Restoring heathlands after afforestation on two islands in western Norway
Peer reviewed, Journal article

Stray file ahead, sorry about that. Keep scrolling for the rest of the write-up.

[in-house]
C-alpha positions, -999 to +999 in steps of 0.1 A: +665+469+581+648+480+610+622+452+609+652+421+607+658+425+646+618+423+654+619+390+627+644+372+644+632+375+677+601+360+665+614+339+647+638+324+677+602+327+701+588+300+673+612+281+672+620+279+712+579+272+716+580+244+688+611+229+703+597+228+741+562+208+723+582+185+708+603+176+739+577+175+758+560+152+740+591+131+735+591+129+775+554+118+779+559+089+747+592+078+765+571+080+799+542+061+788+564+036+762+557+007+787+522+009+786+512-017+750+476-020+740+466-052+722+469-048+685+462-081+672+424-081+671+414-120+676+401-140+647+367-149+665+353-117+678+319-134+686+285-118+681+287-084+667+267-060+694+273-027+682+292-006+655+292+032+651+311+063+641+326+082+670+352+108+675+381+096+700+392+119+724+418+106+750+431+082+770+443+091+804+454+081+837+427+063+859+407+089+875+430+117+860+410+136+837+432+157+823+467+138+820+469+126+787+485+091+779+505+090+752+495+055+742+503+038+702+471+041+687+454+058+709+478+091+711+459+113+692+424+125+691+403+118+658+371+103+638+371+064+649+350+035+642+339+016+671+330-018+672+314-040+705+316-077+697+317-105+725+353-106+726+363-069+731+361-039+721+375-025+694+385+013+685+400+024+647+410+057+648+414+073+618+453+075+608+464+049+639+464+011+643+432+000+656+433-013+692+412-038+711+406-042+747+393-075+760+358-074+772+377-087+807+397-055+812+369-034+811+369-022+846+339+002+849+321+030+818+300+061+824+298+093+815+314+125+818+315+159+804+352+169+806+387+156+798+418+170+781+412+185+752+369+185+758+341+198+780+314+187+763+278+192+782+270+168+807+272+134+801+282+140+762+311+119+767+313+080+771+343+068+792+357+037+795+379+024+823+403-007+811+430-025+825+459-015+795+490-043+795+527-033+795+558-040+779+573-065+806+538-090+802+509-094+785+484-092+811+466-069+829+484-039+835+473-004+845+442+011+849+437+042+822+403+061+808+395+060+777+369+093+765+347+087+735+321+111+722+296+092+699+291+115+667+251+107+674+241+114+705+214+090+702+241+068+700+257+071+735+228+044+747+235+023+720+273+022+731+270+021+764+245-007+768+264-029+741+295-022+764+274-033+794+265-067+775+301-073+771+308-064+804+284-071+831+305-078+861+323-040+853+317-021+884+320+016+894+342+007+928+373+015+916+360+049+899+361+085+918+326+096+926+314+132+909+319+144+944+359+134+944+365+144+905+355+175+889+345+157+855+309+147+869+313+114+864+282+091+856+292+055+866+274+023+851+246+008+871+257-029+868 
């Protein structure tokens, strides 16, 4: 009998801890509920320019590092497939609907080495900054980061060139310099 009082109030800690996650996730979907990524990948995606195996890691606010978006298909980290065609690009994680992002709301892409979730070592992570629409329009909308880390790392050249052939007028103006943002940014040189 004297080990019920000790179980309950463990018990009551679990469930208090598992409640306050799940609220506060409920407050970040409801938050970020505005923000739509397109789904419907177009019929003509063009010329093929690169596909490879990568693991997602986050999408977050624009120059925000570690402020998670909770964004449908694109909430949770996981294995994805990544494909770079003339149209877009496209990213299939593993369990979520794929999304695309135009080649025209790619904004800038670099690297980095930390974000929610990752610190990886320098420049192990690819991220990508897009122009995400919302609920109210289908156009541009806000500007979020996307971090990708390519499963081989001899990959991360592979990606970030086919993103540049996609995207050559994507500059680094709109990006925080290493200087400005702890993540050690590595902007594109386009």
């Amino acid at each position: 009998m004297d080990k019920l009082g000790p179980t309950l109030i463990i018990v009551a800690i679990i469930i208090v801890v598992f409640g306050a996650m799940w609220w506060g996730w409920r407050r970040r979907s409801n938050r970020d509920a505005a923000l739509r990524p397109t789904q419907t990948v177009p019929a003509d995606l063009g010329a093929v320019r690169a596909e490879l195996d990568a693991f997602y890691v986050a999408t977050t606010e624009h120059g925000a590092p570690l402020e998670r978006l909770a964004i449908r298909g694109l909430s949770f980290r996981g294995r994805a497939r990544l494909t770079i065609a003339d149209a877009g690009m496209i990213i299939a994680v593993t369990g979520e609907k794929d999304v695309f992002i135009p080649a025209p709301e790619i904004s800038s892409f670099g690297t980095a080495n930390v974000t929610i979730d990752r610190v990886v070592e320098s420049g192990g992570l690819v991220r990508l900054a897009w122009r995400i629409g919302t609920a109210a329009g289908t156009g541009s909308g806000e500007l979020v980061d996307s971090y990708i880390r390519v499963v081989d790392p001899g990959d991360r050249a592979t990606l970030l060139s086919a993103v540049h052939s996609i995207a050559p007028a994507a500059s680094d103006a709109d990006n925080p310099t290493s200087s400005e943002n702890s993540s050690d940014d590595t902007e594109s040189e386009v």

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The ongoing loss of red-listed coastal heathlands is a threat to biodiversity and cultural heritage legacies throughout the Atlantic coastal regions of Europe. It is possible to restore degraded and afforested heathlands, but restoration interventions are often labour-intensive and costly, and the outcome of specific restoration actions are not well documented. We assess the efficiency of restoring coastal heathlands through natural succession (i.e. ‘passive restoration') after removal of Sitka spruce Picea sitchensis (Bong.) Carr. plantations. The study was replicated on two neighbouring islands in a nature reserve in Western Norway. Low-intensity free-range sheep grazing was implemented as part of the reserve management plan. Furthermore, we tested the effect of leaving the clear-felled woody material as chips on site, this being a cost-efficient strategy on islands. Succession was monitored 1, 2, 4/5 and 8 years after clear-felling, and revegetation of vascular plants and bryophytes was compared to target heathland vegetation. Surprisingly, we found different successional trajectories on the two islands. Species composition on one island approached target heathland vegetation during succession, but not on the other. Wood chips reduced species richness and slowed the restoration process, but these negative effects were only short-term (<8 years). Differences in seed bank composition and soil conditions due to land use may explain the deviating successional trajectories on the two islands. We also found that management actions beyond clear-felling and introducing sheep grazing are necessary due to the rapid seed regeneration of the Sitka spruce.